Mastering Your Handgun With Chris Cerino
You made the decision: it’s time to buy a new handgun. It may be your first or an addition to your collection. Maybe it’s for target practice, home defense, hunting, or just plinking on the weekends. Either way, you want to become proficient with it.
Where to start?
By spending some money, advises Chris Cerino, long-time handgun shooter, competitor, and trainer. “One of the most common mistakes I see with choosing a handgun is simply buying the wrong gear,” says Cerino. “Poor choices of handgun, caliber, and accessories. Newcomers often buy the cheapest holsters, magazine pouches, ammunition, and even handguns. Then, they start shooting, and it all doesn’t work very well, and they are disappointed.”
Do your research, Cerino advises, talk to knowledgeable “gun” people and plan on spending some real money. The latter because, well, quality costs. “Buy once, cry once, so goes the saying,” Cerino says with a laugh. “But it’s true. Buy good gear and spend the money upfront, and it will last you, and it will work. Invest in training, too.”
Cerino should know. He began a career in law enforcement back in 1992 and since then has worked at several agencies at the local, state, and federal levels, including a stint as a Federal U.S. Air Marshall.
Early in his law enforcement career, Cerino became a firearms trainer, first for fellow officers and later for civilians. For many years, he was the lead firearms instructor at the Ohio Peace Officer Training Academy, heading up all the facility’s training classes as well as their tactical operations. “I did everything from revolver instructor classes to submachine gun and precision rifle instructor classes,” he explains. “In tactical operations we presented active shooter response training, SWAT operator basic courses, and tactical team leader classes. All in all, I’ve been a formal trainer since 1998. Training has always been my passion.”
While he is still a part-time police officer in a neighboring town, Cerino’s main job today is as the director of training at The Cerino Training Group, (chriscerinotraininggroup.com) in Wadsworth, Ohio, with his wife, Michelle, who instructs and handles business operations.
As a trainer for civilian clients, Cerino’s courses focus on firearms safety, the fundamentals of firearms handling and manipulation, and the principles of self-defense shooting and marksmanship, as well as more advanced topics. He also still teaches a wide variety of law enforcement courses.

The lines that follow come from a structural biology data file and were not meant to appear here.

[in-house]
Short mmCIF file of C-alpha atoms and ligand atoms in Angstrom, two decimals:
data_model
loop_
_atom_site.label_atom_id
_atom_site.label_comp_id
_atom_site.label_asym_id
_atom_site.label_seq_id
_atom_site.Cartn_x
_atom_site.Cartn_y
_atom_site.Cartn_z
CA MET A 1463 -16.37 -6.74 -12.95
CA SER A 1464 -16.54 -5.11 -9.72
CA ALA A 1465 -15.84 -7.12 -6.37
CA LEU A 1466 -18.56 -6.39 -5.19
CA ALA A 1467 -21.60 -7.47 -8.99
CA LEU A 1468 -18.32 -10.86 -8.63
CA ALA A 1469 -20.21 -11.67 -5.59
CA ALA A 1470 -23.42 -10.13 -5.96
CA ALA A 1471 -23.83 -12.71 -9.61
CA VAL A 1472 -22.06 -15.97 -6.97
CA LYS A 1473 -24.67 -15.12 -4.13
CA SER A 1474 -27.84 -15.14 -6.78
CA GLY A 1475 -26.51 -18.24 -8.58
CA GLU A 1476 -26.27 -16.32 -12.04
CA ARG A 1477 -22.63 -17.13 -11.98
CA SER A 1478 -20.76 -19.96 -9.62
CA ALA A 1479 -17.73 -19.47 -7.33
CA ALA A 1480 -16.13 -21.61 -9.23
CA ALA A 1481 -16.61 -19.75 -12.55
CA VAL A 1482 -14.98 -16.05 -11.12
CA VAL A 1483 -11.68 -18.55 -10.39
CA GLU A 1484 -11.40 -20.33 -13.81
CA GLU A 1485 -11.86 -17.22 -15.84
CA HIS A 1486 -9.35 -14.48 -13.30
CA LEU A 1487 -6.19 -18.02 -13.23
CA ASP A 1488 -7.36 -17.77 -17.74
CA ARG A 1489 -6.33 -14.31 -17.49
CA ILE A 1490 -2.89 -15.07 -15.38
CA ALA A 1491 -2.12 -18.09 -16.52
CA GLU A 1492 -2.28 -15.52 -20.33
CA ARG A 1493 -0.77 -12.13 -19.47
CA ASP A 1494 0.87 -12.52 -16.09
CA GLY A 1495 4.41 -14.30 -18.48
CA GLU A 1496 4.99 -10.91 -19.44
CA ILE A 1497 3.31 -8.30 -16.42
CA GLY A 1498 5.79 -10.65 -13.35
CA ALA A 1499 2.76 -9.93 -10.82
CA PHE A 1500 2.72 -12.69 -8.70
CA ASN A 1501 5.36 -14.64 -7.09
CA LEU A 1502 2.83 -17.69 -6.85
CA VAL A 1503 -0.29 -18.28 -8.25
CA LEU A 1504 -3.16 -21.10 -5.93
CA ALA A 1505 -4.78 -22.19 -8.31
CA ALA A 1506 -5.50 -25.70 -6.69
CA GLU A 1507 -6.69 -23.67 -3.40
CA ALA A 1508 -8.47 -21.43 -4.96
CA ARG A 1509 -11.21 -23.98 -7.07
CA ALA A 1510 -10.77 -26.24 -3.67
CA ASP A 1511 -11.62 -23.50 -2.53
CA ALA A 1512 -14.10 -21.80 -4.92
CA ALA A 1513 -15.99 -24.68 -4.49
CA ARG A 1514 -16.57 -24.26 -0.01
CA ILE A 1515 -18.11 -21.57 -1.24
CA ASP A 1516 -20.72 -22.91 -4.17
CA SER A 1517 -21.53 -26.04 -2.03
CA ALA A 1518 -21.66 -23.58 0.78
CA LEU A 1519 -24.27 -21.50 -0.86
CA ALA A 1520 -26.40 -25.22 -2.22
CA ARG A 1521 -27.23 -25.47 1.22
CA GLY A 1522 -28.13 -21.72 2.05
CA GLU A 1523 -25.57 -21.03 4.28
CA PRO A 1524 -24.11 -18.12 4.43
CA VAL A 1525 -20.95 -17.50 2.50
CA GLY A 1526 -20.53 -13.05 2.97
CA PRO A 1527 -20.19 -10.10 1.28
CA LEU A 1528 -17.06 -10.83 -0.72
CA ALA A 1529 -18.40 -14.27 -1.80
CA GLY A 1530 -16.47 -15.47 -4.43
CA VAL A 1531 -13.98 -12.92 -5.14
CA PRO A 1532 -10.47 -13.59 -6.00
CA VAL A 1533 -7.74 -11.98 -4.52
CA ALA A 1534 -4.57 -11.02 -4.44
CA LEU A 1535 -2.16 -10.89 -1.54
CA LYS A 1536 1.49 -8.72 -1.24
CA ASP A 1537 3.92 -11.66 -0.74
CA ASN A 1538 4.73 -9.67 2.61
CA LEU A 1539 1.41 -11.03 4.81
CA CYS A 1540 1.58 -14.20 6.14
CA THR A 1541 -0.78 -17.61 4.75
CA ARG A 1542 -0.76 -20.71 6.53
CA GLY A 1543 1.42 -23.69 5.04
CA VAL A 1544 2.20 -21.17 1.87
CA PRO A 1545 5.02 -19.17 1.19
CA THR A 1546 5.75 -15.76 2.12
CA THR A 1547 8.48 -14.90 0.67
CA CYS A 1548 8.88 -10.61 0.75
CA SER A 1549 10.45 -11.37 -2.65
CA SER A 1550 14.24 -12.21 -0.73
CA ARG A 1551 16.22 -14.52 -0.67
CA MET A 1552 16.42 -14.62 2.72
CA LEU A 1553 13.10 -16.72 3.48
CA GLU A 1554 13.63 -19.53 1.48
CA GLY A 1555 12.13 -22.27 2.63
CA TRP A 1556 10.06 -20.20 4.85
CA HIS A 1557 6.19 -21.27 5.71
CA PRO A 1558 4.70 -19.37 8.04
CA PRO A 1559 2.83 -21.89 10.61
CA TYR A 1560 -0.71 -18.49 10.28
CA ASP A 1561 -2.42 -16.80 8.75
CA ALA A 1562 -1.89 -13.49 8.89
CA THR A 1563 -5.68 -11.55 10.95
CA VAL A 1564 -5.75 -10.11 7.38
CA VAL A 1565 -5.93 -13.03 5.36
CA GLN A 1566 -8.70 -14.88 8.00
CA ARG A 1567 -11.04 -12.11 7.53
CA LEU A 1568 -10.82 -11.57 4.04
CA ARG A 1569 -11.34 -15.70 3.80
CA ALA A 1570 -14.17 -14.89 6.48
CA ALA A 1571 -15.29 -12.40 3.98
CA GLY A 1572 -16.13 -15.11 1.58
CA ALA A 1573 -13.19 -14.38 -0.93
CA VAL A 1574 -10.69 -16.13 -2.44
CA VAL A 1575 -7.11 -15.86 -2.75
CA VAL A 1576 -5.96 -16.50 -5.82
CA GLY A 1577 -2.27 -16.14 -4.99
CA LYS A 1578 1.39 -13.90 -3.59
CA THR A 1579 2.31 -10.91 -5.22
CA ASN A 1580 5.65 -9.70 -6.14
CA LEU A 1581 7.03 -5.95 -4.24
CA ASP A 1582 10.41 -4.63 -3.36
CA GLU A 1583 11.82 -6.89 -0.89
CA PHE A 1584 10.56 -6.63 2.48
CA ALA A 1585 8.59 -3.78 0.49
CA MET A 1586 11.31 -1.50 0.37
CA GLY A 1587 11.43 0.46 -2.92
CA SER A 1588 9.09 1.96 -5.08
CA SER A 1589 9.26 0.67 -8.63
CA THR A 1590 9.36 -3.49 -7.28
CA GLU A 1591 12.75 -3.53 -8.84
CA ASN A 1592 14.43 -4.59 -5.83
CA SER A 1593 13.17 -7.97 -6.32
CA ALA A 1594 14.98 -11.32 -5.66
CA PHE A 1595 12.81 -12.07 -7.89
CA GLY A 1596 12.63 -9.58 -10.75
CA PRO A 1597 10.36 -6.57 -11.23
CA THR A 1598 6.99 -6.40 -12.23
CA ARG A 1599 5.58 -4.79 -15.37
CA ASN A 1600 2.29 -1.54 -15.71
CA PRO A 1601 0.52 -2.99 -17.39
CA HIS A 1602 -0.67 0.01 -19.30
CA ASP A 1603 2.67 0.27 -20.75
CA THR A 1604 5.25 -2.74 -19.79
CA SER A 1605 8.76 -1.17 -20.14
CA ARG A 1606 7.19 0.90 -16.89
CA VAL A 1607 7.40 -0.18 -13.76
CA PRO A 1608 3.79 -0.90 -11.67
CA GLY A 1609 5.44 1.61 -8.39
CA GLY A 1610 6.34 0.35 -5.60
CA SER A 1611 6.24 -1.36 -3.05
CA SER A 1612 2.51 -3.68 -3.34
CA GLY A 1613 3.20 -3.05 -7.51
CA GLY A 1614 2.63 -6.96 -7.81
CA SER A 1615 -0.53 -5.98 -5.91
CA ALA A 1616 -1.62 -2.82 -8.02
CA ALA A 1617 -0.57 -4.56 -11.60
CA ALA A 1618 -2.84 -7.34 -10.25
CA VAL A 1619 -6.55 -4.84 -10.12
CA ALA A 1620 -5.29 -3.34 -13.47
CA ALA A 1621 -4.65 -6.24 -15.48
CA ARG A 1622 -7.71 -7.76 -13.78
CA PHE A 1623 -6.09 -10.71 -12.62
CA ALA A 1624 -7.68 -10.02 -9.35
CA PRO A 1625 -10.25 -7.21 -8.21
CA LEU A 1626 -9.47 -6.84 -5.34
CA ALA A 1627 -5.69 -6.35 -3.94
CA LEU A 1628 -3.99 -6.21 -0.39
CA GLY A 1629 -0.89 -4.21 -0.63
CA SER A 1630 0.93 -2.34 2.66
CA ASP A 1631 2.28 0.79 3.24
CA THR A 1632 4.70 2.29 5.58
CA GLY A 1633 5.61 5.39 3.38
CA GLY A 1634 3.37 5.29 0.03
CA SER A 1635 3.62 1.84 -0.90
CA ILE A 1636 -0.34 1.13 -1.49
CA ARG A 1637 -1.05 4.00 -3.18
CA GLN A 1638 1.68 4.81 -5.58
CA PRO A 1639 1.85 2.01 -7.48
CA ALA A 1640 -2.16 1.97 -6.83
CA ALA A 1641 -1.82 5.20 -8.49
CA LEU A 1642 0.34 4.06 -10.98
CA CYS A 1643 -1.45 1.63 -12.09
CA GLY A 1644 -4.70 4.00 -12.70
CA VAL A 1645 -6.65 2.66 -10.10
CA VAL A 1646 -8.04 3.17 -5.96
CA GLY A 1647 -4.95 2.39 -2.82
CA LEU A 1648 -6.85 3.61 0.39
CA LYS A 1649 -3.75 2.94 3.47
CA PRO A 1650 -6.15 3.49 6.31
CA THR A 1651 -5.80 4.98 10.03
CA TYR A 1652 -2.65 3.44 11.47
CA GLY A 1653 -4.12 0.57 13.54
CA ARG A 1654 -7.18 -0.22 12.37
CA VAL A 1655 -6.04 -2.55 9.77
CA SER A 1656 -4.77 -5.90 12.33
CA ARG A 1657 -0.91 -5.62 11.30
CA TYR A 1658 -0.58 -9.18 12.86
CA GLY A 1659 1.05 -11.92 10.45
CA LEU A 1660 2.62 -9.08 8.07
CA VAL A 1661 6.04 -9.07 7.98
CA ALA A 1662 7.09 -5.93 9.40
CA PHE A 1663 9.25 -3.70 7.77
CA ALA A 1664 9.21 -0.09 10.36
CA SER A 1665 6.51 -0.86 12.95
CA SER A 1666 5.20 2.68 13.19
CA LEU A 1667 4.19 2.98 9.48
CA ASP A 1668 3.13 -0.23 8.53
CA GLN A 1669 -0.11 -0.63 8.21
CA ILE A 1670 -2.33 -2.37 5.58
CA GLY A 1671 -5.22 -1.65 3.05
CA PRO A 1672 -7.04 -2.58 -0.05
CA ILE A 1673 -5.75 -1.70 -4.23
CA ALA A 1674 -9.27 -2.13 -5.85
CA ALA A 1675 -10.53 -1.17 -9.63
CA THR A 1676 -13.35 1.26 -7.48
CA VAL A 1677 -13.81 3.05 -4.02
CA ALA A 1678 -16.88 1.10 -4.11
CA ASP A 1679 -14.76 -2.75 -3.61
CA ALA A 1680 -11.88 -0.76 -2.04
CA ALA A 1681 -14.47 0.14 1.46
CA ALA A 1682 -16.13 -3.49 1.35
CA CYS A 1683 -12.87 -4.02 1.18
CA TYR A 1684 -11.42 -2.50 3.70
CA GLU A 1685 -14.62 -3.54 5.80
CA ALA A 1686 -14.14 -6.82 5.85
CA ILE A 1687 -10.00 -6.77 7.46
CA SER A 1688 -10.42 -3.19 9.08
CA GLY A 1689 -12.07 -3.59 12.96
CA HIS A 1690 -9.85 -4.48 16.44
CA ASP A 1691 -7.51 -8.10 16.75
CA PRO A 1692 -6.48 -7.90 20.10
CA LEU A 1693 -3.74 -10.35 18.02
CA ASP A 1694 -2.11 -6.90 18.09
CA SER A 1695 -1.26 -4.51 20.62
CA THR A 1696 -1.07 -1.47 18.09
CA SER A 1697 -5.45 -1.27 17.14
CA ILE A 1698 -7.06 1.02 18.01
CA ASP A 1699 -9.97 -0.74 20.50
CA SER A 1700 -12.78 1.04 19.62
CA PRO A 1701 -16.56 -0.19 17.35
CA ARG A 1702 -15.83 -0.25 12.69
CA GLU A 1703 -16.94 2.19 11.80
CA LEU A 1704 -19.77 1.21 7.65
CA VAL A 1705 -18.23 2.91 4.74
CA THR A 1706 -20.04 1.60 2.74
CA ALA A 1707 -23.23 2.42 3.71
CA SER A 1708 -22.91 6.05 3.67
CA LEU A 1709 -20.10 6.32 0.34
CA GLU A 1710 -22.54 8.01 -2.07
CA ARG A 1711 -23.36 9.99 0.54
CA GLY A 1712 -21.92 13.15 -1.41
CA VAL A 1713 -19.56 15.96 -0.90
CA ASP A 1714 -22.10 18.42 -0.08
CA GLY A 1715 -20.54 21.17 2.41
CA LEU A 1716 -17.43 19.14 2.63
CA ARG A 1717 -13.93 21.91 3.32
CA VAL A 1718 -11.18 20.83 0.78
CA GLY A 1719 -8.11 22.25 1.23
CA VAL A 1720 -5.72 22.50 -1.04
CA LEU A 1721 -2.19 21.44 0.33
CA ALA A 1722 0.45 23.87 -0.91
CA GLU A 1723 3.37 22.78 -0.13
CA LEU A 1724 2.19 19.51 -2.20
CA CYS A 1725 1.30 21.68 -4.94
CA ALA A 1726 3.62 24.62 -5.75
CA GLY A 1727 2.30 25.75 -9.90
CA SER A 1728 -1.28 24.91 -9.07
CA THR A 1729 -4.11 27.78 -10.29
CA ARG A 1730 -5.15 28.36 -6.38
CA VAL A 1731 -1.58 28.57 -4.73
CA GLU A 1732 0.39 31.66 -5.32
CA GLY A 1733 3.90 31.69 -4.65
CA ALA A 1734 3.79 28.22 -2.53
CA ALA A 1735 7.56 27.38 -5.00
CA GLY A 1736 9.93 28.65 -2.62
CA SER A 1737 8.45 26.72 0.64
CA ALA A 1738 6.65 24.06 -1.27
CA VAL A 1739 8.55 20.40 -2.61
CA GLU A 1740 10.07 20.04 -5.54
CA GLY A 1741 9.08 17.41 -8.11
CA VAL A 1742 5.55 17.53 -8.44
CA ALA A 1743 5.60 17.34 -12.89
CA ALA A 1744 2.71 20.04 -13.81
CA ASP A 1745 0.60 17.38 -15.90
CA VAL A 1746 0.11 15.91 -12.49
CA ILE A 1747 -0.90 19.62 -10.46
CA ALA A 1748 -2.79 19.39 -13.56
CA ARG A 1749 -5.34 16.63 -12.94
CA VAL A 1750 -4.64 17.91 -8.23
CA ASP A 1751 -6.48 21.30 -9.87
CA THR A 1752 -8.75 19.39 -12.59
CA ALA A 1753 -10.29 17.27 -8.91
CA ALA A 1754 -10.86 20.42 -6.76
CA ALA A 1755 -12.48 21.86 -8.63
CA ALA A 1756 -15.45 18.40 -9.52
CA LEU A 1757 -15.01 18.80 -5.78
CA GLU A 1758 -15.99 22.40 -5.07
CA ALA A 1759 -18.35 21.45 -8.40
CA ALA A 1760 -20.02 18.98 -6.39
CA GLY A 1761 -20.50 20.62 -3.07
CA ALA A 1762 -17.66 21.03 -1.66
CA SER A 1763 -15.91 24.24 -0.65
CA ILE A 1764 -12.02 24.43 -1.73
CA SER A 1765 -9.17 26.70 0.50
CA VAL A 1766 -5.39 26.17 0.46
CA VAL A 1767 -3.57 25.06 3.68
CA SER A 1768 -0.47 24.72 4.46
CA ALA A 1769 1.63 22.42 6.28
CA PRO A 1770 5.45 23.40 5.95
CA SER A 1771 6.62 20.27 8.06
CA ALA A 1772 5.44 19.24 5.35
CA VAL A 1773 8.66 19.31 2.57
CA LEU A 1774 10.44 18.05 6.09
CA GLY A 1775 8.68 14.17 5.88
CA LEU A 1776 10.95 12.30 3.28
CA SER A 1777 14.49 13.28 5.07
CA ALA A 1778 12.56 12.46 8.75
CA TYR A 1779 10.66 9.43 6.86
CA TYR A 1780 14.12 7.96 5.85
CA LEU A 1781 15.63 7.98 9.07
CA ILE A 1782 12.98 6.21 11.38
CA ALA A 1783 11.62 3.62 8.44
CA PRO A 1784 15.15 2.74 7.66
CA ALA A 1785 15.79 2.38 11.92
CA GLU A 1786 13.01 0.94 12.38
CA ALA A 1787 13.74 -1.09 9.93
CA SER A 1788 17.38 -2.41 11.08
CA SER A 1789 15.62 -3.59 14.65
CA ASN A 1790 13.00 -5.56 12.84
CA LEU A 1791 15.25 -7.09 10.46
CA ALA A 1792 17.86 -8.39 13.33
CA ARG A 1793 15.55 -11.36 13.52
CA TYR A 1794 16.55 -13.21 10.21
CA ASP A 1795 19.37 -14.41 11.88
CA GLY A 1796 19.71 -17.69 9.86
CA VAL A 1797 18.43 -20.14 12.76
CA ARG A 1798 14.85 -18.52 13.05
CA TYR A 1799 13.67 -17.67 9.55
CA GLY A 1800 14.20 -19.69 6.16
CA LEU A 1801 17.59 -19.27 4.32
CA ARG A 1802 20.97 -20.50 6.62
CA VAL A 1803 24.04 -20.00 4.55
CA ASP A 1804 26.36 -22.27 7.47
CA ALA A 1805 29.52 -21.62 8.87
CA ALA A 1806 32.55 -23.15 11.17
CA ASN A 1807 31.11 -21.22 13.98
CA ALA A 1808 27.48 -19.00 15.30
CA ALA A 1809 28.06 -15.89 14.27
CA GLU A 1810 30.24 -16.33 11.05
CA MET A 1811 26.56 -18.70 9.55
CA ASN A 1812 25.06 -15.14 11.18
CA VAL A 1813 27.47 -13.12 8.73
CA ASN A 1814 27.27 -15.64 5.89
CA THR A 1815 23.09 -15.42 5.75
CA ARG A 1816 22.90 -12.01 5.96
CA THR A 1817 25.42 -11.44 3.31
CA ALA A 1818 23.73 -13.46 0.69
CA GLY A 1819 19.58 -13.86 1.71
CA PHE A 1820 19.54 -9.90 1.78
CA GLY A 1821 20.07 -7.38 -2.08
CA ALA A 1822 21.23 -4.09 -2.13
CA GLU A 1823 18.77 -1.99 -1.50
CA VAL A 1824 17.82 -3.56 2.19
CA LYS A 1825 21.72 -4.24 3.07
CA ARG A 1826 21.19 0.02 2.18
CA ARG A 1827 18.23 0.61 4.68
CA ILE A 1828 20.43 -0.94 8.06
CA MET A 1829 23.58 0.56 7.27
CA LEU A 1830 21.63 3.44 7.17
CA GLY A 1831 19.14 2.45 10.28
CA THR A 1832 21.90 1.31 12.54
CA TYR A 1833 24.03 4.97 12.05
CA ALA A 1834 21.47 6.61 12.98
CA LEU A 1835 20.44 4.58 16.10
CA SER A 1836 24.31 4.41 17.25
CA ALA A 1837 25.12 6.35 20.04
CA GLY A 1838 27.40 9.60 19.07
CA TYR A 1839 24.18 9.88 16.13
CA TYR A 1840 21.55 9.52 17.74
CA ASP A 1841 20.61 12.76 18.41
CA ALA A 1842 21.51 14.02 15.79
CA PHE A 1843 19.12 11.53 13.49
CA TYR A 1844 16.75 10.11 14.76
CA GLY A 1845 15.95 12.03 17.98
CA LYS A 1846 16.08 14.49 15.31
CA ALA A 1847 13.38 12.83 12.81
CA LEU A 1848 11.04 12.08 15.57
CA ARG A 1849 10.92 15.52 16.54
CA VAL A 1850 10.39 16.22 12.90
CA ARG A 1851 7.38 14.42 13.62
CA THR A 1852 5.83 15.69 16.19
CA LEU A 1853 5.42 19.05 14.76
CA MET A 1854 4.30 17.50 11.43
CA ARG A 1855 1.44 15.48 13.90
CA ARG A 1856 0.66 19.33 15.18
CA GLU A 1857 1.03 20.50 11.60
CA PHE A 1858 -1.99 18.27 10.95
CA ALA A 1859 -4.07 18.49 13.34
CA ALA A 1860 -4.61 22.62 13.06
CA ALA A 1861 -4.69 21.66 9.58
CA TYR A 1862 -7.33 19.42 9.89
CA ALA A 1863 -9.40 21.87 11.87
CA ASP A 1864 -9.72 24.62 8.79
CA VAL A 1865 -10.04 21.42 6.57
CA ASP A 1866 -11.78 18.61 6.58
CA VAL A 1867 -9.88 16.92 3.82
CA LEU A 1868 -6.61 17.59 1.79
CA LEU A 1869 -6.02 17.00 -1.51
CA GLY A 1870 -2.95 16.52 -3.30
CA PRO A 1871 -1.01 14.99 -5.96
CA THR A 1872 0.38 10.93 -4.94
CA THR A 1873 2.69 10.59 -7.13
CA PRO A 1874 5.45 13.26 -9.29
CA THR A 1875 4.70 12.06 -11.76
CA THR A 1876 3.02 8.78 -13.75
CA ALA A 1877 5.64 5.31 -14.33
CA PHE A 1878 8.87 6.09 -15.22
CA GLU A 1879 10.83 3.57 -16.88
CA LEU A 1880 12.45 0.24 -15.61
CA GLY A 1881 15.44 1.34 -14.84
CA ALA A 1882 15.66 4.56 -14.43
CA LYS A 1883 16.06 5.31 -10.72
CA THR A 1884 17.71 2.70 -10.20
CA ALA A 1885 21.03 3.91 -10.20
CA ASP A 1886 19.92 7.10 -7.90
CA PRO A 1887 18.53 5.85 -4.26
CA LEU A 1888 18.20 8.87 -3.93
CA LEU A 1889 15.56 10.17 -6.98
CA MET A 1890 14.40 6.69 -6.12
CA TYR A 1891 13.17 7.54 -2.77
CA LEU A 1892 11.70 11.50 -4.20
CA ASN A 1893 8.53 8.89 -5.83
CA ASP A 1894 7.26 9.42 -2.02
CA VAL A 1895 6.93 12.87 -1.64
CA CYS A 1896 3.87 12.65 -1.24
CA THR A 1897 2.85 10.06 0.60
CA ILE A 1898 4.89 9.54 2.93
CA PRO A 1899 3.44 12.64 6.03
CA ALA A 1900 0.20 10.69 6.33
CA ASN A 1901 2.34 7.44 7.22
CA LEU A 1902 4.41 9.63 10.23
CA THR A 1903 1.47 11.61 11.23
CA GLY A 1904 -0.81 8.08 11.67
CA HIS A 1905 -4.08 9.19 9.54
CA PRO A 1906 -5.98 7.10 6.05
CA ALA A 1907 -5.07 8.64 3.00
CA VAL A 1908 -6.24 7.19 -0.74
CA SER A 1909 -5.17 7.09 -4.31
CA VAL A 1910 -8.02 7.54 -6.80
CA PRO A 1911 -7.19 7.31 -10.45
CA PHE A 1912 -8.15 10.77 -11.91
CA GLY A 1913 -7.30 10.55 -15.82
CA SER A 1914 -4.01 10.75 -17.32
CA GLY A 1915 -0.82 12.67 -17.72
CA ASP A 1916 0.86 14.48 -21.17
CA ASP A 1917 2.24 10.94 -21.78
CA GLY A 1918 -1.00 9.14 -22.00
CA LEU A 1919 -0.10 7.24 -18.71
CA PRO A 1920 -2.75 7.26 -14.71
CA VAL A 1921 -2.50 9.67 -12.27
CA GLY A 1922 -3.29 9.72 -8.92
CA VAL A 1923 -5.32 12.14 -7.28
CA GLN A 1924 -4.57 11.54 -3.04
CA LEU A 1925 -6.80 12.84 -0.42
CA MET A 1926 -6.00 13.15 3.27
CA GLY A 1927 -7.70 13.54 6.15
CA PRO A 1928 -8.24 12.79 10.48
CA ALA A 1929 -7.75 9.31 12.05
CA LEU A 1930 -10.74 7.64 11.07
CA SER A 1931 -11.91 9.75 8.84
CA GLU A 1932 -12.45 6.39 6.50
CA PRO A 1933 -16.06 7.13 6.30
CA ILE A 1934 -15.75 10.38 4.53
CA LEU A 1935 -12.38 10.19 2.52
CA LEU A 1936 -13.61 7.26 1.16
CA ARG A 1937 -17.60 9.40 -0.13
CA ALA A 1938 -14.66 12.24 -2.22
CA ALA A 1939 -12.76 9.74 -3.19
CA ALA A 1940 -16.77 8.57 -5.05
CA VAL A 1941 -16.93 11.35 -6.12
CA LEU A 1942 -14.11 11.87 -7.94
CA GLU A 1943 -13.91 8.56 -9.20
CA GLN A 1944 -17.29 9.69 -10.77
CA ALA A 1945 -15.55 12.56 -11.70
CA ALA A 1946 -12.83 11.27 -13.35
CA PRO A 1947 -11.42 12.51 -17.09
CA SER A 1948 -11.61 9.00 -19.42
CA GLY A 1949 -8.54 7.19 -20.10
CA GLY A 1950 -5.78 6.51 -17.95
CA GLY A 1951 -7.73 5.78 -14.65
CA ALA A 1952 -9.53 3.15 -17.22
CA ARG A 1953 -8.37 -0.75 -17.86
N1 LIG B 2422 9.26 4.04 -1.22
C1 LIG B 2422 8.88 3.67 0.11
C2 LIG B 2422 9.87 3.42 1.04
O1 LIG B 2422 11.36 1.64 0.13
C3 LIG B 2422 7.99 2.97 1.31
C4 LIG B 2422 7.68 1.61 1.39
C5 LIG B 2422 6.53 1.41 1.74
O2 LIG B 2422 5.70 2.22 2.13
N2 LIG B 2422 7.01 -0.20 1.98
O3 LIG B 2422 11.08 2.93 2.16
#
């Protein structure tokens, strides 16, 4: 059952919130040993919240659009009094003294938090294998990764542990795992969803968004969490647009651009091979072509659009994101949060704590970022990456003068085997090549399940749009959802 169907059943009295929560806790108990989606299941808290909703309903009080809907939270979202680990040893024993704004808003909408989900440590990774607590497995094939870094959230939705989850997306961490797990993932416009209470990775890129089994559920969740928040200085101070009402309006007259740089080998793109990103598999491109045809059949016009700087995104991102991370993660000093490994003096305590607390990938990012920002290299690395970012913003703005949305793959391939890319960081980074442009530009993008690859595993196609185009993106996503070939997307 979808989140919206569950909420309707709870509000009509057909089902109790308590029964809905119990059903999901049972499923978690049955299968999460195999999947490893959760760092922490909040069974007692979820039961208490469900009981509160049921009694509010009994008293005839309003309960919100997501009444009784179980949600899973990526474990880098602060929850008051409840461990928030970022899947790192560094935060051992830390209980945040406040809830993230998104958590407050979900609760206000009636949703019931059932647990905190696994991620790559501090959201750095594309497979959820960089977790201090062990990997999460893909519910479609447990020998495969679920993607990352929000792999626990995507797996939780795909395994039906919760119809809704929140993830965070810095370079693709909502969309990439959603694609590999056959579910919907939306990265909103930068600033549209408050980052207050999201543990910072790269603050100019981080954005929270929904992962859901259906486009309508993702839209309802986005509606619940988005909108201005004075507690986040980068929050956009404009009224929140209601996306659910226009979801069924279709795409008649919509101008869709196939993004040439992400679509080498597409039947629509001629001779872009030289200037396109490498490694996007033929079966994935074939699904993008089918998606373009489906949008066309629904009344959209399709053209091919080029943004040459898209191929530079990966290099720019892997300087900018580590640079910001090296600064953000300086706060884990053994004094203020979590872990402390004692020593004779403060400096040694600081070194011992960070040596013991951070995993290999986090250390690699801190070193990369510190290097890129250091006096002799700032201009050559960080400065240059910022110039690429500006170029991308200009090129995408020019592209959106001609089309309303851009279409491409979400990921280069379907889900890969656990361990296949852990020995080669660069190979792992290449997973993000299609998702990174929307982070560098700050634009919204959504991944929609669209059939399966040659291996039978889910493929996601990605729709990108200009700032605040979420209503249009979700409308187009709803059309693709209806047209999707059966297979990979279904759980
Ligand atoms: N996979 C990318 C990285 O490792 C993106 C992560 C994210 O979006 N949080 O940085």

Cerino has also been a competitor on the History Channel’s series, Top Shot. He finished second in Season One and again in Season Five, establishing himself as among the nation’s best shooters. “The fact that I got to do Top Shot for two seasons was beyond comprehension and just an amazing experience,” Cerino says. “Top Shot taught me a lot about competition and the mindset to win. I knew how to shoot, but I never really knew how to compete. Thanks to the Top Shot experience, I still shoot matches all over the country.”
For the new handgun owner and shooter, Cerino has some definite ideas to help become a better, more consistent shot. “There’s a long list of fundamentals,” he notes. “Between six and eight depending on who you listen to. Personally, I focus on three, especially for the beginner. Grip, sights and trigger.”
As to how you should grip your handgun, Cerino recommends the modern, high thumbs forward grip as the best method. With this grip, the shooter places his or her hand as high up on the grip as it will go, and then aligns both thumbs on the left side of the frame. This grip offers better recoil management than other options, allowing for faster follow-up shots, and can be used for both semi-automatics and revolvers, too.
When using the sights, “Most shooters don’t know to use the bodies of the sights to cover half to two-thirds of the target they want to hit. Practicing sight alignment is best done on inanimate objects. Even better is practicing sight alignment and sight picture while dry firing. There are two ways to do this. One is against a blank wall and another is with a target object. Either way, you have to see the sights when the hammer falls.”
Triggers can and will vary from handgun to handgun, Cerino notes. “Learn how to press the trigger on your particular handgun,” he says. “Some handguns require more finger and more force or vice versa. Just do whatever it takes to press the trigger with little to no disturbance of the sight alignment and sight picture. Practice! At the range and dry firing, too.”
Once you are comfortable with your handgun and want to take it to the next level? Cerino has two suggestions.
First, get some professional training. “Training is best done under the watchful eye of a qualified instructor. He or she will spot your mistakes quickly and get you on track much faster than you could on your own. Training expands the mind and takes you to places you’ve never been and may never go.”
For the self-defense shooter, training is must. “The street is a poor place to improvise. The first time you need a skill, technique, or tactic should not be when your life depends on it. The body is unlikely to go where the mind has not been, and training and practice can prepare you and your mind for those places.”
Second? Put your newly learned handgun skills up against other shooters. “If you want to shoot better, start competing,” he adds. “There’s a lot to be learned just from watching and talking with other competitors. Your failures in a match don’t cost anything but a little ego. You’ll figure out what you’re good at as well as finding out what you need to work on. If you need more work in certain areas? Then you can choose the training that best suits you.”